Scientists may have caught the blinding flash of two dense neutron stars colliding to form a strange magnetic star.
The first sign of the massive event was a gamma-ray beacon that appeared in telescope data on May 22, prompting astronomers to assemble their best instruments. That response was important: Scientists believe gamma-ray bursts usually stem from neutron stars colliding so they are eager to see as many views of such fireworks as possible. But as observations came in, researchers realized there was something strange going on: The flash included far more infrared light than predicted, 10 times more. The scientists behind the new research think that discrepancy may mean the crash produced something unexpected.
"These observations do not fit traditional explanations for short gamma-ray bursts," Wen-fai Fong, an astronomer at Northwestern University in Illinois and lead author on the new research, said in a statement. "Given what we know about the radio and X-rays from this blast, it just doesn't match up."
Astronomers used a host of facilities to study the event, including NASA's Swift Observatory in space, the Very Large Array in New Mexico and the Keck Observatory in Hawaii, but it was the Hubble Space Telescope that spotted the extremely bright infrared radiation from the burst that told scientists something particularly strange was going on.
"The Hubble observations were designed to search for infrared emission that results from the creation of heavy elements — like gold, platinum, and uranium — during a neutron-star collision," Edo Berger, an astronomer at the Center for Astronomy jointly run by Harvard University and the Smithsonian Institution and co-author on the new research, said in the statement. Neutron stars are the superdense remains of exploded stars and the bright afterglow from a collision of two such objects is called a kilonova.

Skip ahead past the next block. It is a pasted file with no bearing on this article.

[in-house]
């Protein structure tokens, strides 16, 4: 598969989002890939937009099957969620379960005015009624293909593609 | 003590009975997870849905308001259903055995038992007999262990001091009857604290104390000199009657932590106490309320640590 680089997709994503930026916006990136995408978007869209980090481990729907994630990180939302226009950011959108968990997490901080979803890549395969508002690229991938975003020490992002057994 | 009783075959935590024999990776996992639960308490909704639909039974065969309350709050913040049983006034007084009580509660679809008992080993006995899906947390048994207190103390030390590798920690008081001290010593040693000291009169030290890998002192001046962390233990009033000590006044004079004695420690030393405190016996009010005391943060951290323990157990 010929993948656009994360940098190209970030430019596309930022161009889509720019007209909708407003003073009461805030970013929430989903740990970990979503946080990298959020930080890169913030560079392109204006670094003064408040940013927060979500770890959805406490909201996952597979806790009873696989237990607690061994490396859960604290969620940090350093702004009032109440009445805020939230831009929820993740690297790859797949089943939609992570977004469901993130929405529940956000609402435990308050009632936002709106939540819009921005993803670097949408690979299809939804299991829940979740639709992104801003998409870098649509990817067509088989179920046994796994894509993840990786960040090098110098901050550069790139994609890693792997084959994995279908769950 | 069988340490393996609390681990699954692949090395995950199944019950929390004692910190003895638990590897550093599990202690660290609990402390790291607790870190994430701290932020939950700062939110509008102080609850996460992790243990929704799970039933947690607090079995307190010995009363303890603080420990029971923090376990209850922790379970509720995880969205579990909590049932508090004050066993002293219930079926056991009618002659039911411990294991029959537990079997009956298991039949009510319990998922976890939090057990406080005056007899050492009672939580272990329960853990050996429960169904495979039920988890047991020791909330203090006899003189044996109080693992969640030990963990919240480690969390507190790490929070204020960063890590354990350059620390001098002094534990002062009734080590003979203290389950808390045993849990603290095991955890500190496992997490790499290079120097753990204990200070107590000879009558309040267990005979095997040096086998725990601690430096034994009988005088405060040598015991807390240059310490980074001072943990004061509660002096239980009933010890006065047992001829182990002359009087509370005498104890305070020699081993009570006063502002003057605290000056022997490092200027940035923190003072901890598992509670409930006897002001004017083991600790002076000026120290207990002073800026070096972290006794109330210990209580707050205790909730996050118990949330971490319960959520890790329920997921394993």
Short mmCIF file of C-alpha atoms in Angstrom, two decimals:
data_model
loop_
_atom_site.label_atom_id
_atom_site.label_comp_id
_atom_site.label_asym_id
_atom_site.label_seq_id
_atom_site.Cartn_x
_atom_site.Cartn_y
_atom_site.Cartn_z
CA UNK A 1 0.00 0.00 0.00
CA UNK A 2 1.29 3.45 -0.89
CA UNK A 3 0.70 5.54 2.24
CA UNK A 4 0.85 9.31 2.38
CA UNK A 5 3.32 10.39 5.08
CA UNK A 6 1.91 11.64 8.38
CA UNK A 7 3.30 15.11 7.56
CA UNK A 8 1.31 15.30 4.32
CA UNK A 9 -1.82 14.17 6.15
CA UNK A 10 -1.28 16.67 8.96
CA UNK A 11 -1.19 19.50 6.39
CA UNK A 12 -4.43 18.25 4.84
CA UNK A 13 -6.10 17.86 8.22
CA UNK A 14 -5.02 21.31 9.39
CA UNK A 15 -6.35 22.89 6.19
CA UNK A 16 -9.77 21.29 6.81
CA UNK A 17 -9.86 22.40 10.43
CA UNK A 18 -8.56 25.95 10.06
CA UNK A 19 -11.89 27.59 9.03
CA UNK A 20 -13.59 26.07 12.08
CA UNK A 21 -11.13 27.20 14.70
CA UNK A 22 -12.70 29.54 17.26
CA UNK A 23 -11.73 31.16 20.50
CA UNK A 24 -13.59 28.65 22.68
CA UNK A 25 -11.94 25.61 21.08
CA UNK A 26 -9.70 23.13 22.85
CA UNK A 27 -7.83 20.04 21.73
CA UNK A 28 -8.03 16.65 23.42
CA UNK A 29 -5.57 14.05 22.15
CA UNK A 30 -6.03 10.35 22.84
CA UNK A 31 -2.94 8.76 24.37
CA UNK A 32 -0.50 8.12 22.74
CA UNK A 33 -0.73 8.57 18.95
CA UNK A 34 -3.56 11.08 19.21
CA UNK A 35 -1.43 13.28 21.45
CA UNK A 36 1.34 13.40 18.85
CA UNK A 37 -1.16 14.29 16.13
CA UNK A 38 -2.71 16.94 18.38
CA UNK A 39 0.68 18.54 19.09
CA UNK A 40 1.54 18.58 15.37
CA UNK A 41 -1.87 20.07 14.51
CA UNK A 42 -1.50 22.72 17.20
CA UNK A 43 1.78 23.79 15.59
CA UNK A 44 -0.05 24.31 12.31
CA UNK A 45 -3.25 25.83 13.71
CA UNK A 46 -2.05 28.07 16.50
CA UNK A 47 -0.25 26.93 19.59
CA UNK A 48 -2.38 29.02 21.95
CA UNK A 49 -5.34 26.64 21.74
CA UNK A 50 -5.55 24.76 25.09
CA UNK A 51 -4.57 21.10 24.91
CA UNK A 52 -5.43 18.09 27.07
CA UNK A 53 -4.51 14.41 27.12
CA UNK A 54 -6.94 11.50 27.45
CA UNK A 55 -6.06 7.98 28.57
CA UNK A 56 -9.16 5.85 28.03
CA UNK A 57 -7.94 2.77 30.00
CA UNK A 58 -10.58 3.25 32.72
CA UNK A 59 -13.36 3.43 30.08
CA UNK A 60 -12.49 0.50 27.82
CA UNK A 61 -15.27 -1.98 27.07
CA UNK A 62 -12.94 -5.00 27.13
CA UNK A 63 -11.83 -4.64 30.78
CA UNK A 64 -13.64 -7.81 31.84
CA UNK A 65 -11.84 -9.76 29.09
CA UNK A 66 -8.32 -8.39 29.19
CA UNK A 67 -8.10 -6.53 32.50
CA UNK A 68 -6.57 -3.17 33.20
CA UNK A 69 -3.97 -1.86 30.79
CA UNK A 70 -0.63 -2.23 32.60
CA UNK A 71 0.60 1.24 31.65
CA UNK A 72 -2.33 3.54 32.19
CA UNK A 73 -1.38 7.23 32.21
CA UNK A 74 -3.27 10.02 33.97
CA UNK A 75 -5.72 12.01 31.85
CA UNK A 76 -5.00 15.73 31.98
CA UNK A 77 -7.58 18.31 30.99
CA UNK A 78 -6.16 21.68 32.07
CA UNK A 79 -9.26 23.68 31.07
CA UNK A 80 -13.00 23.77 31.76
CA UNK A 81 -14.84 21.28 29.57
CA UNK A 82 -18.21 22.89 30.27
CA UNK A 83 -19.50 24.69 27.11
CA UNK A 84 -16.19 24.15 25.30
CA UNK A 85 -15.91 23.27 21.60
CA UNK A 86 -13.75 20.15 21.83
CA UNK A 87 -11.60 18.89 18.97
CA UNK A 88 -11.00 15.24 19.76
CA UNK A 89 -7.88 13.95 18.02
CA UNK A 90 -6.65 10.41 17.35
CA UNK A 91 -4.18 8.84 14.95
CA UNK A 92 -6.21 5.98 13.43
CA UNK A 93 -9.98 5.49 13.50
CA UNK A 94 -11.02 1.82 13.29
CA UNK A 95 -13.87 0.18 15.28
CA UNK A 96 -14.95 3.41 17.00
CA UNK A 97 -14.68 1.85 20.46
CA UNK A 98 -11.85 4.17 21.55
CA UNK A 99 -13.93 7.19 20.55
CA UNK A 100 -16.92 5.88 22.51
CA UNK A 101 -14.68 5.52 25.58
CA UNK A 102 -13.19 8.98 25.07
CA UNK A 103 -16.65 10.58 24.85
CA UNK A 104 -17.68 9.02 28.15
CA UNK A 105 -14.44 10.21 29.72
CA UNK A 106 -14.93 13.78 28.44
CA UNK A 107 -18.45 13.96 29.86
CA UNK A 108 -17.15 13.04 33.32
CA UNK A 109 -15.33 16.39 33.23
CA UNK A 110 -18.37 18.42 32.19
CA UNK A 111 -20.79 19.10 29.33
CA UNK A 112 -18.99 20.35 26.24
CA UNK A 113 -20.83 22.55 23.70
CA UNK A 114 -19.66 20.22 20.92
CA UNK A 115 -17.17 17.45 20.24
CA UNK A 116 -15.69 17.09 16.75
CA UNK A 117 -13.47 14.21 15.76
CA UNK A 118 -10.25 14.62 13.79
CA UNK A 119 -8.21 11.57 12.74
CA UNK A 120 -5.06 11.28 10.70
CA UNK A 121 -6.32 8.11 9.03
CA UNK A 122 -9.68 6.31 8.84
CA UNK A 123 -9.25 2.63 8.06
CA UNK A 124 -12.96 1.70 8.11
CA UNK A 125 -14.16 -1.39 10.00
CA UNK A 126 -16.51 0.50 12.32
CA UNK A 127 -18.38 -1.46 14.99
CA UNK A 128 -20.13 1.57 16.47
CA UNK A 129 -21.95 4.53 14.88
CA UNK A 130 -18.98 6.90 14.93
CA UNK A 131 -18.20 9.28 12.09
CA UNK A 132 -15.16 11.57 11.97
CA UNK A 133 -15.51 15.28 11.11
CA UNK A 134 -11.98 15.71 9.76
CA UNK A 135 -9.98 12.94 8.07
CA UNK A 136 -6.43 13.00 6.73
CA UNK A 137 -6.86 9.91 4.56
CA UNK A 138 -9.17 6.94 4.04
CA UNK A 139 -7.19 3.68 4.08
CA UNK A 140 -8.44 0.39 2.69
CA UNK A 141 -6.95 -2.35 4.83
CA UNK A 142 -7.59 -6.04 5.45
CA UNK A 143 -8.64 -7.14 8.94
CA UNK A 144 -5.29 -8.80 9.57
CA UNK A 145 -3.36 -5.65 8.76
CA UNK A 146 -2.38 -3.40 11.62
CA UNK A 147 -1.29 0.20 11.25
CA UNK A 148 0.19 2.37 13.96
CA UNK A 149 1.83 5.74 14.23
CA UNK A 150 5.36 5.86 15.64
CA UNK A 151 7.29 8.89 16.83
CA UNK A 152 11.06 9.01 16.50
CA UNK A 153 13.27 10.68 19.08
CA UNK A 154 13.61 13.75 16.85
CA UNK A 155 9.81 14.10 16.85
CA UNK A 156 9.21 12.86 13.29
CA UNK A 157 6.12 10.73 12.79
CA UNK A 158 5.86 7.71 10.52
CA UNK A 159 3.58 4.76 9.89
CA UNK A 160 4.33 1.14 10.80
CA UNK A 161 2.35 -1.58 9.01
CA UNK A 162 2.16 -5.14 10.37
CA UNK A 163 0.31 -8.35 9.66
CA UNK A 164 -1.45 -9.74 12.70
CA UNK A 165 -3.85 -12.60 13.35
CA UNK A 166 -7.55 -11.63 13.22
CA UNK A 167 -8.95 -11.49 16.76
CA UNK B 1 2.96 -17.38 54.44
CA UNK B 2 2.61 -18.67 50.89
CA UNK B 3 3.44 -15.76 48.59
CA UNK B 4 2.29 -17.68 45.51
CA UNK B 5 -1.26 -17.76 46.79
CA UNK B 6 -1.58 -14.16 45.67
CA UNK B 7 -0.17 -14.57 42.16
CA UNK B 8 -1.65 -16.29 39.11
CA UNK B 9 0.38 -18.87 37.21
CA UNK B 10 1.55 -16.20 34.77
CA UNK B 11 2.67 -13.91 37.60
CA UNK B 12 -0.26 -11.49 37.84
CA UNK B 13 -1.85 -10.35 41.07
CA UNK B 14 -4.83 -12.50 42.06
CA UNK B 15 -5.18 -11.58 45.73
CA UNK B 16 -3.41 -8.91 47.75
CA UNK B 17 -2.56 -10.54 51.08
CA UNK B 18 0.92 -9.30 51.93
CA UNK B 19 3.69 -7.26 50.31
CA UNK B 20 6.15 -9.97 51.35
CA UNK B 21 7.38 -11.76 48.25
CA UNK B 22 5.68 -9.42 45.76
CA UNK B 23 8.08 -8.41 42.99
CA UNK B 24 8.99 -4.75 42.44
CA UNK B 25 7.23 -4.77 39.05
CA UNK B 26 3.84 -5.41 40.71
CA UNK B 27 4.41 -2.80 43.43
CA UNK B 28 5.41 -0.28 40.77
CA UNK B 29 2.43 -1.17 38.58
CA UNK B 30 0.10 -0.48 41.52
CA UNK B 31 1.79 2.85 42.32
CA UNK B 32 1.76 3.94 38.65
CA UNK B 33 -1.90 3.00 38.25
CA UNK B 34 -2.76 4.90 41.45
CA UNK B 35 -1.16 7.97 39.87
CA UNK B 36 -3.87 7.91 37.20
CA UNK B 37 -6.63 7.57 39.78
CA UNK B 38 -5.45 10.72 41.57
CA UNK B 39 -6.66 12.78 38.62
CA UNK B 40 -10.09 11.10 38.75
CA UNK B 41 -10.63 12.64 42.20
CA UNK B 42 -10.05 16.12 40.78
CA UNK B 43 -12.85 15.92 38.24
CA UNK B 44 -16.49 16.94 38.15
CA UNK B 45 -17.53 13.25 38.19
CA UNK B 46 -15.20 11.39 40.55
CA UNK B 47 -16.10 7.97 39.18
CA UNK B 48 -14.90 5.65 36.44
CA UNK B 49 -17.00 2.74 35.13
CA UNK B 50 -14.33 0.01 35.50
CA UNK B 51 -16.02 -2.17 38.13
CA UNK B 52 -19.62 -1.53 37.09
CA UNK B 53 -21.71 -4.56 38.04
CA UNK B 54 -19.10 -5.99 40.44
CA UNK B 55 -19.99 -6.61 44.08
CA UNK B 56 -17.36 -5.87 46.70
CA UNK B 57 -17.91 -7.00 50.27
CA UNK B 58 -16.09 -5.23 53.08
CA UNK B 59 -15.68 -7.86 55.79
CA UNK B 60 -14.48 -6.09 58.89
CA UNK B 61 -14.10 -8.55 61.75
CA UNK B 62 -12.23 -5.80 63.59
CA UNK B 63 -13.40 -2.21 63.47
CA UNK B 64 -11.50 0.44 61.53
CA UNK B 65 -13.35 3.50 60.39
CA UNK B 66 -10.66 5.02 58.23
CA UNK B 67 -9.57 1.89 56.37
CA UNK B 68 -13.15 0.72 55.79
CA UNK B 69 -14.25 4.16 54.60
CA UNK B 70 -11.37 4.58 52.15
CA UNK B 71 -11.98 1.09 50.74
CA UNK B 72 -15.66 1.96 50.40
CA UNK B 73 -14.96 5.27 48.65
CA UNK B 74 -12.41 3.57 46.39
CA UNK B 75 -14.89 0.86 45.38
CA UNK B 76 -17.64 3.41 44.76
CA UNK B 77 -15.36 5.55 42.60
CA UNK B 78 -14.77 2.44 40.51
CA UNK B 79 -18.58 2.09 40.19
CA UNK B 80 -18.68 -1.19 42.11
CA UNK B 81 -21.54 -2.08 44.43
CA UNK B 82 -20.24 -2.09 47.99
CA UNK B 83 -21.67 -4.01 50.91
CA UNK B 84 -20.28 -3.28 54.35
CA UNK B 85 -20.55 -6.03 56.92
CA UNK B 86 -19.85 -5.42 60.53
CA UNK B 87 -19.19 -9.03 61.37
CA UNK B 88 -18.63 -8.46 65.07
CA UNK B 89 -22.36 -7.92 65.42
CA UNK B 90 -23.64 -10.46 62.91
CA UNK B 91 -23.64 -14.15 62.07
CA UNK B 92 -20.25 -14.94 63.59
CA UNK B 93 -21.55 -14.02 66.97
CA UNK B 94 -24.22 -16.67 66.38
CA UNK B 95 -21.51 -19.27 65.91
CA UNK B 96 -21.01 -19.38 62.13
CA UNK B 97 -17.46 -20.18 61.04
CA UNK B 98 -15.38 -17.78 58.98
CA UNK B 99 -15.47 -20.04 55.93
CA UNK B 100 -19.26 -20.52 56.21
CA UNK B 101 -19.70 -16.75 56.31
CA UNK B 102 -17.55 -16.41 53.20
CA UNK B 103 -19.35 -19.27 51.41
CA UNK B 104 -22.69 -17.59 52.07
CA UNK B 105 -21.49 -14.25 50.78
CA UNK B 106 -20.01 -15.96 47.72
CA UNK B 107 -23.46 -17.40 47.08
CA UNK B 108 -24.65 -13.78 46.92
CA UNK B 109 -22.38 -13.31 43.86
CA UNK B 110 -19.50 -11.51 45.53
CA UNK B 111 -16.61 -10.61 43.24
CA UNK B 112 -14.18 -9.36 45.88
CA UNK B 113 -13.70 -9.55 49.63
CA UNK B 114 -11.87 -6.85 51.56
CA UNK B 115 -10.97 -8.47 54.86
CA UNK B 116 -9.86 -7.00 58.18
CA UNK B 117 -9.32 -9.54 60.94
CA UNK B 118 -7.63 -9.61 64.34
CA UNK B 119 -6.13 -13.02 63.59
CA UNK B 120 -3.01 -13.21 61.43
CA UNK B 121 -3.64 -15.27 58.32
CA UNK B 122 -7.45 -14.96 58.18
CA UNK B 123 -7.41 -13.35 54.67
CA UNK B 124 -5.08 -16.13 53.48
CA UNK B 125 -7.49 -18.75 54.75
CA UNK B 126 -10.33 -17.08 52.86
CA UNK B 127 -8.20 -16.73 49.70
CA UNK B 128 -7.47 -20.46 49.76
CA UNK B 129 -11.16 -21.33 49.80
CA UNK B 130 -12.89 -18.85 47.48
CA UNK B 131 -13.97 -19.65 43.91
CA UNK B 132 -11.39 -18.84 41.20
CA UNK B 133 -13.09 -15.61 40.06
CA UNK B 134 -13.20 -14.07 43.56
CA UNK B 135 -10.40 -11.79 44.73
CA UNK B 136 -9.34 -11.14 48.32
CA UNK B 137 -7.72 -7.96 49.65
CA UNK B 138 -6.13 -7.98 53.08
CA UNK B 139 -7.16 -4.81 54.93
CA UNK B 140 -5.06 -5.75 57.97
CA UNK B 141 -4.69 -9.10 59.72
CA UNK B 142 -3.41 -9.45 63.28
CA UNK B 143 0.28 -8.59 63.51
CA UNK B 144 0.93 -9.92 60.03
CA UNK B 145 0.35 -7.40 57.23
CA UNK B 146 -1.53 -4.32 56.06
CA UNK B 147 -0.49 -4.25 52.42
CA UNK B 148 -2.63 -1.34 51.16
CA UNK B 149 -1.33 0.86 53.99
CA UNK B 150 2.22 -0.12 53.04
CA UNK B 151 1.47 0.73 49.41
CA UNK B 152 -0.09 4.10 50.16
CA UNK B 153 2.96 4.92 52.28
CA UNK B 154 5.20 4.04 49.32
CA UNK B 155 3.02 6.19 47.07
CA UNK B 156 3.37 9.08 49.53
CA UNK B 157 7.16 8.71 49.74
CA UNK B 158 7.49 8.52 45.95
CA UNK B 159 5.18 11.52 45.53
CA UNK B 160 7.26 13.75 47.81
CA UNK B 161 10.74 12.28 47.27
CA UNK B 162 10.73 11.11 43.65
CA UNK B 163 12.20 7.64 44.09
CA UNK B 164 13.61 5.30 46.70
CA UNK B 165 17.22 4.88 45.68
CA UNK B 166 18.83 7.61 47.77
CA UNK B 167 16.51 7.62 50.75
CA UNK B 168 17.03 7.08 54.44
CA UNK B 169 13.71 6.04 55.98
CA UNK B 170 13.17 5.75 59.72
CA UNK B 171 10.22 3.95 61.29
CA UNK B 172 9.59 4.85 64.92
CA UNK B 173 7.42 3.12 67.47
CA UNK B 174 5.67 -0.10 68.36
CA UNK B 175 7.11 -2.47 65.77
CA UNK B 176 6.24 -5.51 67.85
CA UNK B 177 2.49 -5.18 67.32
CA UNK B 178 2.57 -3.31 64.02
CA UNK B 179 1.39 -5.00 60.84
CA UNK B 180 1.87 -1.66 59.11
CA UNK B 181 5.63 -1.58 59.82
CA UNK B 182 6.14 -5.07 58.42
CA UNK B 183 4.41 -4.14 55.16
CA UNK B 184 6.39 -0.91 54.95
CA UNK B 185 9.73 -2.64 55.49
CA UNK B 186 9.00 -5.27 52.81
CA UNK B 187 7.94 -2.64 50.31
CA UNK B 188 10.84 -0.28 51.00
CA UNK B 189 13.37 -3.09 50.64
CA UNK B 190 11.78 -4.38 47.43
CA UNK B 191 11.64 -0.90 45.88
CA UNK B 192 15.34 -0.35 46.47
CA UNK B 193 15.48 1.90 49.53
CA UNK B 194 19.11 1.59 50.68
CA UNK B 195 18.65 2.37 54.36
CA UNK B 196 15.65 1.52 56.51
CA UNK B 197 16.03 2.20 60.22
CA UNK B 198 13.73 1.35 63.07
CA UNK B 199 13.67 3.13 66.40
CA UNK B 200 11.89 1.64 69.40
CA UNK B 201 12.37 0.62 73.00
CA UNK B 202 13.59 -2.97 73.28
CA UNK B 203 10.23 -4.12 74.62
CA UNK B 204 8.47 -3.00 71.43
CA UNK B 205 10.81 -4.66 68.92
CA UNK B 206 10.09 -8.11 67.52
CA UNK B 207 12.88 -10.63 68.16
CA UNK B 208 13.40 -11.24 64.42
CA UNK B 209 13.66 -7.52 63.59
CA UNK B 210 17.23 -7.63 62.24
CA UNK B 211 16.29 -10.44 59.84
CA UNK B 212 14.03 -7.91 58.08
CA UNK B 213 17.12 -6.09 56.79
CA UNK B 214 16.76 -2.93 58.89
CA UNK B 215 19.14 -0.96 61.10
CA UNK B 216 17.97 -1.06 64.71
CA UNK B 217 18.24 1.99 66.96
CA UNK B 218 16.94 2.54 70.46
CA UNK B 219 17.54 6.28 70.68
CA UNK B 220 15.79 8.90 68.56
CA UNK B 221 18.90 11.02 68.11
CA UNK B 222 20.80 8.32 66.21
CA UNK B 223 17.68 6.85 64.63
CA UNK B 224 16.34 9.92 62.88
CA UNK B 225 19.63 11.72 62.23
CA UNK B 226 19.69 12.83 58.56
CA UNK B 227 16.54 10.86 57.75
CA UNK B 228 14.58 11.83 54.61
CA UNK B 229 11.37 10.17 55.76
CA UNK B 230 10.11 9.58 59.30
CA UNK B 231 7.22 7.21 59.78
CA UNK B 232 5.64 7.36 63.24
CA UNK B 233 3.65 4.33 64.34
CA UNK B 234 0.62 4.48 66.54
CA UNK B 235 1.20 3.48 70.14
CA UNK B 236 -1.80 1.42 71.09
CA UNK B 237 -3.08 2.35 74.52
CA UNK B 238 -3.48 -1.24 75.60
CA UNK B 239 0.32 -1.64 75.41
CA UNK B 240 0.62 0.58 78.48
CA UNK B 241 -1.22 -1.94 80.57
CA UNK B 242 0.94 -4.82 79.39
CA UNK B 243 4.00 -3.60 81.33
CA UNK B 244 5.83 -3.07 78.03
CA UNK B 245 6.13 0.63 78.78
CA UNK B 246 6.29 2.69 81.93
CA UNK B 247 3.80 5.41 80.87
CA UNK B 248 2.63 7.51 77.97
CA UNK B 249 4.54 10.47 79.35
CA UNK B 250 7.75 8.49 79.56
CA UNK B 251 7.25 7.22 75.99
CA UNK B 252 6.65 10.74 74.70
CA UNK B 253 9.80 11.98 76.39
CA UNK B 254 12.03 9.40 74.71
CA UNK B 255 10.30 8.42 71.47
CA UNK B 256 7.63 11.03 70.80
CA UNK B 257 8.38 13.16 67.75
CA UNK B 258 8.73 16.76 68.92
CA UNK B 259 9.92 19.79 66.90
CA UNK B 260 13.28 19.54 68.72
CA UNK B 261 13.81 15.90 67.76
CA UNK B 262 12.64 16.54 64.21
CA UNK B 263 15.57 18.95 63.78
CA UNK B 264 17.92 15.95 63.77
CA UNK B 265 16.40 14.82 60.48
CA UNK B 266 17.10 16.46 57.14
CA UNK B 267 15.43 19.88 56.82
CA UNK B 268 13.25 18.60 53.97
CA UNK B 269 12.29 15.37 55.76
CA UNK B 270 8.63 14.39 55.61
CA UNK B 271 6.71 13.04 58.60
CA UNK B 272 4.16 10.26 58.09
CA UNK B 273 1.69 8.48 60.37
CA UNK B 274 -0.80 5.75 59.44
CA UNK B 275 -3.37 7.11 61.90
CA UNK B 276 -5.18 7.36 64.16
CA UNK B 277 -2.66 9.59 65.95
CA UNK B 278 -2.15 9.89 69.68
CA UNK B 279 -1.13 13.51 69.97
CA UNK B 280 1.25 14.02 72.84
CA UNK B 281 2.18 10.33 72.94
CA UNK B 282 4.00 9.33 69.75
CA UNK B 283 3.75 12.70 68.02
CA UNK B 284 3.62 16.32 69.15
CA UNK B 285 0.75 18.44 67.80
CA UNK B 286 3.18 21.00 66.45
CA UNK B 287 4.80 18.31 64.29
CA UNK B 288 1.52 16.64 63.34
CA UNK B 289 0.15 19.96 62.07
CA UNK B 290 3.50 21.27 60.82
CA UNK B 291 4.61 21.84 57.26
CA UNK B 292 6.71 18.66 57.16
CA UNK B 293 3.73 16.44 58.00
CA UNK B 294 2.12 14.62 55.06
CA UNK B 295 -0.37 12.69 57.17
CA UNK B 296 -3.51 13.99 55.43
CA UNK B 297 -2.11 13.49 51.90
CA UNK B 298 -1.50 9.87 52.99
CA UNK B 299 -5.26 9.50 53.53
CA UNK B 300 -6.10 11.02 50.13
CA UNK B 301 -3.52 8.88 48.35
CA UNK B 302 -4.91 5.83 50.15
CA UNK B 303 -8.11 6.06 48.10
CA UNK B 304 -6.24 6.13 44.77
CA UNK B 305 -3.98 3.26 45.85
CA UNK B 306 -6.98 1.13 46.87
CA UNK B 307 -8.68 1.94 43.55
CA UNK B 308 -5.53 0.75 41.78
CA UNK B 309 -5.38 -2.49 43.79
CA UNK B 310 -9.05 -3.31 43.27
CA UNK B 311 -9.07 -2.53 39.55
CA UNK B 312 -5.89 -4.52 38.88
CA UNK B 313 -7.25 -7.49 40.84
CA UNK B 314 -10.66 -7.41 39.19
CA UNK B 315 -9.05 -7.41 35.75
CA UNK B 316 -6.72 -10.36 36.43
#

"Surprisingly, we found much brighter infrared emission than we ever expected, suggesting that there was additional energy input from a magnetar that was the remnant of the merger," Berger said. "The fact that we see this infrared emission, and that it is so bright shows that short gamma-ray bursts indeed form from neutron star collisions, but surprisingly the aftermath of the collision may not be a black hole, but rather likely a magnetar."
A magnetar is a cosmic curiosity, an unusual class of supermagnetic neutron stars. But scientists have long wondered how magnetars become so magnetic, so observing a possible formation event is particularly valuable for scientists.
"We know that magnetars exist because we see them in our galaxy," Fong said in a second statement. "We think most of them are formed in the explosive deaths of massive stars, leaving these highly magnetized neutron stars behind. However, it is possible that a small fraction form in neutron star mergers. We have never seen evidence of that before, let alone in infrared light, making this discovery special."
And this time, researchers were able to catch an early enough view of the blast to catch the fading infrared peak in all its glory.
"Amazingly, Hubble was able to take an image only three days after the burst," Fong said. "You need another observation to prove that there is a fading counterpart associated with the merger, as opposed to a static source. When Hubble looked again at 16 days and 55 days, we knew we had not only nabbed the fading source, but that we had also discovered something very unusual."
The research is described in a paper announced for publication in The Astrophysical Journal today (Nov. 12) and available to read on the preprint server arXiv.org.
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